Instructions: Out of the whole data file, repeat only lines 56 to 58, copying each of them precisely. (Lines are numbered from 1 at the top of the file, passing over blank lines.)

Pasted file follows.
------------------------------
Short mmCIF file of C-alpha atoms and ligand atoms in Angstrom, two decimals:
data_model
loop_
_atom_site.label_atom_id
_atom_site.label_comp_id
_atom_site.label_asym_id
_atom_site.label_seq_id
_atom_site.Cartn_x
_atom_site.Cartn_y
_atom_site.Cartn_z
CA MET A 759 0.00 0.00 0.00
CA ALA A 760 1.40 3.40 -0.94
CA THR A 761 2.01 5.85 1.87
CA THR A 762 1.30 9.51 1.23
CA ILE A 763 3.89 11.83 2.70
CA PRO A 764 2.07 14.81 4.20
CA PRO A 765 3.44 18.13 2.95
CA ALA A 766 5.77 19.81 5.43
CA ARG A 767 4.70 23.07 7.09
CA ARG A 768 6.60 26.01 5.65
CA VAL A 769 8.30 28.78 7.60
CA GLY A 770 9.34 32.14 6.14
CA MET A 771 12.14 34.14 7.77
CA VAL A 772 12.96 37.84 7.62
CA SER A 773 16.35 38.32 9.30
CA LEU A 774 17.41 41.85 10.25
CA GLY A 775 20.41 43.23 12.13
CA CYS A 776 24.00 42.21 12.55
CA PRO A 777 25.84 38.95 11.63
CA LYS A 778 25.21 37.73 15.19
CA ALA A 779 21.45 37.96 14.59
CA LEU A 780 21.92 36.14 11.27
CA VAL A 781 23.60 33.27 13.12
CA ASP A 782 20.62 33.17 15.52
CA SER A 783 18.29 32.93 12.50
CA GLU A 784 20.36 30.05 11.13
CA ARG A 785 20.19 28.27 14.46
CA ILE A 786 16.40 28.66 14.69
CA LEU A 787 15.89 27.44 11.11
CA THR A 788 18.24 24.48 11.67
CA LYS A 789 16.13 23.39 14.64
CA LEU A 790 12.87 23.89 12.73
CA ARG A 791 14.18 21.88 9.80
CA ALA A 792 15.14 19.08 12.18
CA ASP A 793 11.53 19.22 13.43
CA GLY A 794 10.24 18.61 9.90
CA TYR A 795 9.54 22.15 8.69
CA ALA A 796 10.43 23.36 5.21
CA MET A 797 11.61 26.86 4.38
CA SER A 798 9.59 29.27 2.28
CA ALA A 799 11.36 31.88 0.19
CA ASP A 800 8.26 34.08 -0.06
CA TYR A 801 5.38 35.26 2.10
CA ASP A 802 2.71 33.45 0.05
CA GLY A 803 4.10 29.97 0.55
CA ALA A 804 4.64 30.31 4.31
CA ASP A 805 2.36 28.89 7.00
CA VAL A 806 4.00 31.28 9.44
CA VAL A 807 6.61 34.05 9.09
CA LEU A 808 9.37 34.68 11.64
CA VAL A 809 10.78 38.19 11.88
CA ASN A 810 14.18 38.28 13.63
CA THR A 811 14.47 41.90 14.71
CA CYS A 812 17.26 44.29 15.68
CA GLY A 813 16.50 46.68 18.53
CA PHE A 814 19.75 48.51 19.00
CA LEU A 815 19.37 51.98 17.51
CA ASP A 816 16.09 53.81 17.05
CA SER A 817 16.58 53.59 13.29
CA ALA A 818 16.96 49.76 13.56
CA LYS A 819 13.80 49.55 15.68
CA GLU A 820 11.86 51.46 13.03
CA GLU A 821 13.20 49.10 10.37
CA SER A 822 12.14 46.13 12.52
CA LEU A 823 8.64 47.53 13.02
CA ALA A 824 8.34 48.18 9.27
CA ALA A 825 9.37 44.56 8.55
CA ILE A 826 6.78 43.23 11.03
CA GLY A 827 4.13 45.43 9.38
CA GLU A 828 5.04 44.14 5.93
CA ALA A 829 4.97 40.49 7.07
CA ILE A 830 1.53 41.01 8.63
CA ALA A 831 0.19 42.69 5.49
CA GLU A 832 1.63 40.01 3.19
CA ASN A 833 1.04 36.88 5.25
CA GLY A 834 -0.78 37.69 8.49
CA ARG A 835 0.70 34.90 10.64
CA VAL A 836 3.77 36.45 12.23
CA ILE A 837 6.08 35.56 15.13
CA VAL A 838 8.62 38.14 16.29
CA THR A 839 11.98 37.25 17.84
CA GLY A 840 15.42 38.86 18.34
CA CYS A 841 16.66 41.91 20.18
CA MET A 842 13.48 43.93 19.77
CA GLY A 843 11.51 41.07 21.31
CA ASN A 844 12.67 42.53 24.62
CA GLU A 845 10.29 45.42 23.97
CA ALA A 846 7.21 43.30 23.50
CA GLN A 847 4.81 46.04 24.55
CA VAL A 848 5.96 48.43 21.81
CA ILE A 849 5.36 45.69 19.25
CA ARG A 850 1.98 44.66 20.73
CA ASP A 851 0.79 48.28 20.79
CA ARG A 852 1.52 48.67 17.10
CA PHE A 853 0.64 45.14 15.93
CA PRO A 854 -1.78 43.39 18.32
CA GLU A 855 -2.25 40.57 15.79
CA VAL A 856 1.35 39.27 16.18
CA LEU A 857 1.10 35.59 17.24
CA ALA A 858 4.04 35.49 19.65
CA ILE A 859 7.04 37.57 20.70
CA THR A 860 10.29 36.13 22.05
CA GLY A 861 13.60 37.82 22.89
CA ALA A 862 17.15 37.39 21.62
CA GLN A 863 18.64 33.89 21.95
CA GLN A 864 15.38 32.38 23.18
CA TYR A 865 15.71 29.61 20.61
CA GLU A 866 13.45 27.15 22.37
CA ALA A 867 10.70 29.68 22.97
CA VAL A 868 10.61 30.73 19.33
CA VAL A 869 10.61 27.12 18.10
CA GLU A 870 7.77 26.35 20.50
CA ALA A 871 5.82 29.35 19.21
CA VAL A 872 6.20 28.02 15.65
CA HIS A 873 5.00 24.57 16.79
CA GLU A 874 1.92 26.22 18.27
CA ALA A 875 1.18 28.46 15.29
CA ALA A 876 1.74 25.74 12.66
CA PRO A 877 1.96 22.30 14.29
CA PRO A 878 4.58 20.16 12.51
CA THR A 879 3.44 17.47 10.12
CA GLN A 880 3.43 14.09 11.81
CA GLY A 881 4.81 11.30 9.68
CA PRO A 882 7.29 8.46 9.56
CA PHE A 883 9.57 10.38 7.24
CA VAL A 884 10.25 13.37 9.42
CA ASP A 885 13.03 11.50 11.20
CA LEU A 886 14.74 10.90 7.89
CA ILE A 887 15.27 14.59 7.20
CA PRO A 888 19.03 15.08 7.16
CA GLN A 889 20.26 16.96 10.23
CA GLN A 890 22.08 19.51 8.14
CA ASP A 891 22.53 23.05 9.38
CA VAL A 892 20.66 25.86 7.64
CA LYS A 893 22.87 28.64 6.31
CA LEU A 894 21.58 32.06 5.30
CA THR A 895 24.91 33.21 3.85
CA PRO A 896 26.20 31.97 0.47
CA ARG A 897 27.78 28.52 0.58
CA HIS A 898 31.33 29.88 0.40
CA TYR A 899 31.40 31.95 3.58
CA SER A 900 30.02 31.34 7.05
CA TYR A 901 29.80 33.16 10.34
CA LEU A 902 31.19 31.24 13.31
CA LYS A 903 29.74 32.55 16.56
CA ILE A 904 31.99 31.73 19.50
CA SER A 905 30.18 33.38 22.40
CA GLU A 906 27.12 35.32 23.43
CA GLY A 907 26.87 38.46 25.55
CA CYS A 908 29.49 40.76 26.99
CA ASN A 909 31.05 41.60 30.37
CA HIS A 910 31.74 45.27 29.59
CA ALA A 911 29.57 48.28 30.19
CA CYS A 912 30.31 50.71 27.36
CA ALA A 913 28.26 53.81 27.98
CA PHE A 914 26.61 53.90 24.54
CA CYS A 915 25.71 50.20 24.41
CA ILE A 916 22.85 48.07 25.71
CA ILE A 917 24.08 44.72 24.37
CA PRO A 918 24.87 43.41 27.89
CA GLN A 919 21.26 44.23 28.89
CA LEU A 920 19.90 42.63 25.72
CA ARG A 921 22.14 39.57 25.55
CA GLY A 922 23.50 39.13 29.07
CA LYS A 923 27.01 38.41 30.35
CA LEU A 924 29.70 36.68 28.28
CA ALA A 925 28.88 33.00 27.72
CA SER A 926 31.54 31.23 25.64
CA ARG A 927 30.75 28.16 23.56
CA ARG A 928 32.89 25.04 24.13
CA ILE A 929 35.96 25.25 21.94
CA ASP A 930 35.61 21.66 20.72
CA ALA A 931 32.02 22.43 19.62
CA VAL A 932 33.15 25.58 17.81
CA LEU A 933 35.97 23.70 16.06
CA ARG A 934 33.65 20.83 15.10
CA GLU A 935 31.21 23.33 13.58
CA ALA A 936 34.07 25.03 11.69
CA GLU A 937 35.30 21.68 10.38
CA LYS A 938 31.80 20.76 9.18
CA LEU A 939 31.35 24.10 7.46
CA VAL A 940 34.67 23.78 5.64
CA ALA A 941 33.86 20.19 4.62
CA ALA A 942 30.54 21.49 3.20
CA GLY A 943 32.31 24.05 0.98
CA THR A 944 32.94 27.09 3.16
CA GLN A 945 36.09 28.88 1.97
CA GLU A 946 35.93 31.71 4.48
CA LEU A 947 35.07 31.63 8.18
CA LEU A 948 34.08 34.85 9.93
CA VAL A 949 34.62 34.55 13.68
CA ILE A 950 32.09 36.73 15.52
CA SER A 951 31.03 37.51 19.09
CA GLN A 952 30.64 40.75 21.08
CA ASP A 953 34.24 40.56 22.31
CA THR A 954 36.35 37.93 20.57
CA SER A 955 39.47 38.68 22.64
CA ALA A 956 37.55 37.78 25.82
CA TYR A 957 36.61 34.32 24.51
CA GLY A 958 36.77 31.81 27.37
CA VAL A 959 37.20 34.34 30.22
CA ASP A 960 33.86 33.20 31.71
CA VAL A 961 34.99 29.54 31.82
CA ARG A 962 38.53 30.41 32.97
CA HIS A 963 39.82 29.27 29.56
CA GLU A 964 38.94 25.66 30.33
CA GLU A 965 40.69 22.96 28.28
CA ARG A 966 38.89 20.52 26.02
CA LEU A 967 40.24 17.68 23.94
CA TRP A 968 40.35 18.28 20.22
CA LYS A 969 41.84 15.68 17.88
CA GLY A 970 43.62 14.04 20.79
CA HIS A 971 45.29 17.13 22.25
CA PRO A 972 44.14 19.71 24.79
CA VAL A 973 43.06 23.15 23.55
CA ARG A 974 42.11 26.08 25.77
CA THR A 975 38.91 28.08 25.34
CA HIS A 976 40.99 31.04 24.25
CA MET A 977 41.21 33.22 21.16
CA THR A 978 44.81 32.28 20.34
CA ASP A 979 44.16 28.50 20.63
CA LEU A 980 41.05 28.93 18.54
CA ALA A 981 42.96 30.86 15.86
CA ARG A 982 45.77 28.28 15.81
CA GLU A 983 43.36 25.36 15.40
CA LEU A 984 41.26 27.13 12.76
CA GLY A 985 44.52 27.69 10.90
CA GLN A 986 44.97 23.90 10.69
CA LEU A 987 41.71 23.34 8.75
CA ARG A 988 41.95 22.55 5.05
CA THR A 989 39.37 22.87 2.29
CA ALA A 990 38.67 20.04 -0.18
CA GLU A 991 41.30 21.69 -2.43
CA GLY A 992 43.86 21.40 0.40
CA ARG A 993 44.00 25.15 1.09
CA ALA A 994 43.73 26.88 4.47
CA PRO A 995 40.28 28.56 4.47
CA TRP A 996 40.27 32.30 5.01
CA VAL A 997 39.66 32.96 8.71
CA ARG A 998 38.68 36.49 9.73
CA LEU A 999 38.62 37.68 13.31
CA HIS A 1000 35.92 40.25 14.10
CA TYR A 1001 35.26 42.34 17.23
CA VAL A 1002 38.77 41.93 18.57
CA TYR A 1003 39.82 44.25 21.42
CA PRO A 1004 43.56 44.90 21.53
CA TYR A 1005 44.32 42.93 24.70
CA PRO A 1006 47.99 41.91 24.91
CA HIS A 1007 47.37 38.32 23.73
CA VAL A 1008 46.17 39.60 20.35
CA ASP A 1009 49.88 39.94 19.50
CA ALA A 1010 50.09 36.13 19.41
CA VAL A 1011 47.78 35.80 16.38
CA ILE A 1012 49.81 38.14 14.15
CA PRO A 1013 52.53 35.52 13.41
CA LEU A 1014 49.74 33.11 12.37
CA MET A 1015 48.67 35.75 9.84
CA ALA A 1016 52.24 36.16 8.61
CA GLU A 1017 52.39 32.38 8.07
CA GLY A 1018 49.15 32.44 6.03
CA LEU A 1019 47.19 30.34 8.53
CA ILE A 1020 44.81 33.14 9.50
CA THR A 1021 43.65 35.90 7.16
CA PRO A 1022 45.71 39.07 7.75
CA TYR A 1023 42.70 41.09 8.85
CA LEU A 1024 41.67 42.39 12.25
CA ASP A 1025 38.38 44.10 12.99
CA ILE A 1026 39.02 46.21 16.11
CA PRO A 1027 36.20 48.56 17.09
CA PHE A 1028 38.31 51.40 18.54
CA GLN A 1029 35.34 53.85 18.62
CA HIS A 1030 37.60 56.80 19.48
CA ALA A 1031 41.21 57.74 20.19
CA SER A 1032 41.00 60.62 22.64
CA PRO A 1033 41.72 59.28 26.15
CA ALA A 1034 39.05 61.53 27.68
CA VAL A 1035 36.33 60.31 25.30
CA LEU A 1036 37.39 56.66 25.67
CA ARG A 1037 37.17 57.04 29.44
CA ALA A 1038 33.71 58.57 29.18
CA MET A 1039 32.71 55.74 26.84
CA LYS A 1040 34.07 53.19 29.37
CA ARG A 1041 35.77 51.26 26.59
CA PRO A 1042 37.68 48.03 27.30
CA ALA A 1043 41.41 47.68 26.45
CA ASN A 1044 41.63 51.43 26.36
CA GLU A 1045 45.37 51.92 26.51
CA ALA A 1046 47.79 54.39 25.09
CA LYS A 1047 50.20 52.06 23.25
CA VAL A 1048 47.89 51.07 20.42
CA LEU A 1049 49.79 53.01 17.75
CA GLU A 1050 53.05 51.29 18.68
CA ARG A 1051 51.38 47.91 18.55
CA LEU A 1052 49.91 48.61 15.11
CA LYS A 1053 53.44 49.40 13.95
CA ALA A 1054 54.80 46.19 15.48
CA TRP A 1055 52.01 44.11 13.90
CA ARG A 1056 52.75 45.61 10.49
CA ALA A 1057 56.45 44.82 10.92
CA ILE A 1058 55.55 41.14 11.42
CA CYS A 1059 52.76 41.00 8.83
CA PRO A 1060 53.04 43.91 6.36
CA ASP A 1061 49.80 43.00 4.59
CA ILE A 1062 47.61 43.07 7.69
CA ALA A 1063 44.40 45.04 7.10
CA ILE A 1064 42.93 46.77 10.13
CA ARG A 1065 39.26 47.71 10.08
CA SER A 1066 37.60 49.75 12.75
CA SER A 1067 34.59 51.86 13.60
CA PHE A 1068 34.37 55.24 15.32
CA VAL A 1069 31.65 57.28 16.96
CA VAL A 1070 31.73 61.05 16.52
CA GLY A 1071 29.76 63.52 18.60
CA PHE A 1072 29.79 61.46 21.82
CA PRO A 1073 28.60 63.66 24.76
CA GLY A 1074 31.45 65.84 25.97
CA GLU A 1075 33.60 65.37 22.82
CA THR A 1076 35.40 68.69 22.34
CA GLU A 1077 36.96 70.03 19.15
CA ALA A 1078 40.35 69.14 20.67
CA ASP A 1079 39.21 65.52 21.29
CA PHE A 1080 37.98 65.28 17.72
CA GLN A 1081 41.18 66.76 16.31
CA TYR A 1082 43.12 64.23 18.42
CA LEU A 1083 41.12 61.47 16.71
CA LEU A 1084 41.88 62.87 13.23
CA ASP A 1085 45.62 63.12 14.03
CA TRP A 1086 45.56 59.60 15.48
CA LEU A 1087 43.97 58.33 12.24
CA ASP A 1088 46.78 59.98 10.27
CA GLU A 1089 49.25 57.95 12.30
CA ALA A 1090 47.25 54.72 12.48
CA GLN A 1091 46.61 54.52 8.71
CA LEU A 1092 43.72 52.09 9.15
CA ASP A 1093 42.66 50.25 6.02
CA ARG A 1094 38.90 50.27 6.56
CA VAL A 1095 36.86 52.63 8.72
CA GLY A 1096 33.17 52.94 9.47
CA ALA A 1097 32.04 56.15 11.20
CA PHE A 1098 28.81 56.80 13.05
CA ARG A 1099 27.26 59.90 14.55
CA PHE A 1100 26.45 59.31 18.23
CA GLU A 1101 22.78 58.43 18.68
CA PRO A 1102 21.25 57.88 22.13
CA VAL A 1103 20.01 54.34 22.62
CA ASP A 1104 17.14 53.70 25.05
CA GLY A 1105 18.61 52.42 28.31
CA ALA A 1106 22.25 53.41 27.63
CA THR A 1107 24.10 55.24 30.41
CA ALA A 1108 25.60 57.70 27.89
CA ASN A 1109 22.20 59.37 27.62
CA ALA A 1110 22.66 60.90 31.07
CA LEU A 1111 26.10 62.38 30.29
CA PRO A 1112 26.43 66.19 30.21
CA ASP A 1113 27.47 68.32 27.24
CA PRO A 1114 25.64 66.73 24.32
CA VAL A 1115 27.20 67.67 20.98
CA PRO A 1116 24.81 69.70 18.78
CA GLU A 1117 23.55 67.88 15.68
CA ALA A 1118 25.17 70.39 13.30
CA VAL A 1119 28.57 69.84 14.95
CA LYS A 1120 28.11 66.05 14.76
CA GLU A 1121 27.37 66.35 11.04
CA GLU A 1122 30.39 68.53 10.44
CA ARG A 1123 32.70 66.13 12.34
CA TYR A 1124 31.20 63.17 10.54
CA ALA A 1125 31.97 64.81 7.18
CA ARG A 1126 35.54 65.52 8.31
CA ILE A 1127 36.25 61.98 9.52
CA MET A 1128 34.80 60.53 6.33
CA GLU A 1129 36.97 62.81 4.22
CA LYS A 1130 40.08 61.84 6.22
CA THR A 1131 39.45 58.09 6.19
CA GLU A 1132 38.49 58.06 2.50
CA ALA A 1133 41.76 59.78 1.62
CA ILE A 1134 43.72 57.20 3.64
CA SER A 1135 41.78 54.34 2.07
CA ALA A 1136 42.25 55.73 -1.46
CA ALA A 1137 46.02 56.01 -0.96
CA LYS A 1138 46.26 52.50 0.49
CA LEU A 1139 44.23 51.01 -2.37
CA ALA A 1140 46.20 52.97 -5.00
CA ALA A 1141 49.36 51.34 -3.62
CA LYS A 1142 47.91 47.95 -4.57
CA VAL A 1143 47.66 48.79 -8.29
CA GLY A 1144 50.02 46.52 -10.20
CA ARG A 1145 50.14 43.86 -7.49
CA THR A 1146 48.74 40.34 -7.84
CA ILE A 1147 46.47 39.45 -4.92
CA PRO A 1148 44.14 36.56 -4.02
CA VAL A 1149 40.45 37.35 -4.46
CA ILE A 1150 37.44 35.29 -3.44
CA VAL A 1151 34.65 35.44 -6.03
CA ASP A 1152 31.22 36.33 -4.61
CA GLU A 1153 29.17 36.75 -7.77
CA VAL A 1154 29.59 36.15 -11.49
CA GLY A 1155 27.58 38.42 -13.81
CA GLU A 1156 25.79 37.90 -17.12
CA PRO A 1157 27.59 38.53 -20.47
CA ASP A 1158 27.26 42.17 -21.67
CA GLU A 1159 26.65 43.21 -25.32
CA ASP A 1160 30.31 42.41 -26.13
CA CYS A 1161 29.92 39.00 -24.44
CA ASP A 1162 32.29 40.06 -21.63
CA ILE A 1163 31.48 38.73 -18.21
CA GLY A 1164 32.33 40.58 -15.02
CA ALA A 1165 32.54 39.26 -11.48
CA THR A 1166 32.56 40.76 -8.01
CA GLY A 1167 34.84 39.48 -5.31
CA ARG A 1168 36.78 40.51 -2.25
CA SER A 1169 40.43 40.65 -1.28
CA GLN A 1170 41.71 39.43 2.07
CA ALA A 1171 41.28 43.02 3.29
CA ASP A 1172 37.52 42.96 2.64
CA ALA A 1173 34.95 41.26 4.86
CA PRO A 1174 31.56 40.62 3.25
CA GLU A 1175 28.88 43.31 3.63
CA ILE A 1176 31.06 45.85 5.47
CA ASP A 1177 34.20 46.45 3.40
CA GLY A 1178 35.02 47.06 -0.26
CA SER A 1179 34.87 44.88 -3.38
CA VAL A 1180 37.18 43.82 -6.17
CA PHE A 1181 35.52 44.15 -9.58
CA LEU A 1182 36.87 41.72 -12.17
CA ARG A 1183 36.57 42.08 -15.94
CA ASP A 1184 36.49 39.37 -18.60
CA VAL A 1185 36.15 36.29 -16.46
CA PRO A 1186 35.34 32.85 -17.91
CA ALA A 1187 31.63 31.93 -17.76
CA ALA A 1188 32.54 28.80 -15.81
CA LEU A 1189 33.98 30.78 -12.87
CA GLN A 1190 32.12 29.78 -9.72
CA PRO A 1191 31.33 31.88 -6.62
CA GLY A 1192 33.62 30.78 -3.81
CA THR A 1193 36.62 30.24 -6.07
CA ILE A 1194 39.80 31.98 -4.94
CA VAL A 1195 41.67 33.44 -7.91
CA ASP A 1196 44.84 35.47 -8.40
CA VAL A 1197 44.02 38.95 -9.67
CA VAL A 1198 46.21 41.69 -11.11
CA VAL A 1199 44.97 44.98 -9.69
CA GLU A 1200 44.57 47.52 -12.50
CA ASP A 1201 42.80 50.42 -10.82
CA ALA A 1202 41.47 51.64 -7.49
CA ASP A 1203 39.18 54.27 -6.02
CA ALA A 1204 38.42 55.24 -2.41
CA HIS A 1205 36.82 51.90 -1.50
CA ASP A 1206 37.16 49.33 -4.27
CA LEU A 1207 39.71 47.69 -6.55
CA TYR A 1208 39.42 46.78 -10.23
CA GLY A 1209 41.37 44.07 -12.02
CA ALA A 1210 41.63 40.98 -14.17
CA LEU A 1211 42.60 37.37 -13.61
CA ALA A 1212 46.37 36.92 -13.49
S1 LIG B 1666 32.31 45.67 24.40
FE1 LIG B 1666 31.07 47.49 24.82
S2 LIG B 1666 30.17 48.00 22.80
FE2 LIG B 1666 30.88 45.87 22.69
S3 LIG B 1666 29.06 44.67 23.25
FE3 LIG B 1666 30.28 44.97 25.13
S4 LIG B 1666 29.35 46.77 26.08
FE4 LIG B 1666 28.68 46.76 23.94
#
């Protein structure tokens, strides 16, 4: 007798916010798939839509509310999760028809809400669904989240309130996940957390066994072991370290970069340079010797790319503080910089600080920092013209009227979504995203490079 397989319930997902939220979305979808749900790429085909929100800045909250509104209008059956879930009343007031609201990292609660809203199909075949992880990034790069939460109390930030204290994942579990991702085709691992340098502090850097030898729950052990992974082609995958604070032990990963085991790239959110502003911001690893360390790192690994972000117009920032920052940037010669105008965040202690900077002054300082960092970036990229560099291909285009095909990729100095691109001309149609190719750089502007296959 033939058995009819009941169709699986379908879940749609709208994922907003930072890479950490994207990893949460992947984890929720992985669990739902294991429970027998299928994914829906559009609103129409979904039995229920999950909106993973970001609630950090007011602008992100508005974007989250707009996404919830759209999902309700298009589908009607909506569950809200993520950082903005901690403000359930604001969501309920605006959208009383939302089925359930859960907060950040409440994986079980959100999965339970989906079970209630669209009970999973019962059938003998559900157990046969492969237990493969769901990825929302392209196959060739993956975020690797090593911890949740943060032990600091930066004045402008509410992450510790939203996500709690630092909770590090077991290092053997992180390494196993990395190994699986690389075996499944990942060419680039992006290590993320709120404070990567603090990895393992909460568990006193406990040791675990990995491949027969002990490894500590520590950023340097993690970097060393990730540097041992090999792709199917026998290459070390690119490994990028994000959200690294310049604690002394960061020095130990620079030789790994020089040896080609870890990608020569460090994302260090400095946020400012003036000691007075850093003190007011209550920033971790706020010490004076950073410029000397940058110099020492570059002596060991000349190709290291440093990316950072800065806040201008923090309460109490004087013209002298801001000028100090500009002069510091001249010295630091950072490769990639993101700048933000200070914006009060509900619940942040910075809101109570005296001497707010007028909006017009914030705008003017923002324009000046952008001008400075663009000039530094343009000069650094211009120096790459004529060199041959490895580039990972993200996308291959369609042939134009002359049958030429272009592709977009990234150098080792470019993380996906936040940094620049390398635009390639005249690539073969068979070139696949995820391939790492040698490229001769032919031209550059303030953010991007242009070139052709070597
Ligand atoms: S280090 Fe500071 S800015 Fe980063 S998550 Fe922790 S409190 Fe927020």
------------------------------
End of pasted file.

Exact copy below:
CA ALA A 804 4.64 30.31 4.31
CA ASP A 805 2.36 28.89 7.00
CA VAL A 806 4.00 31.28 9.44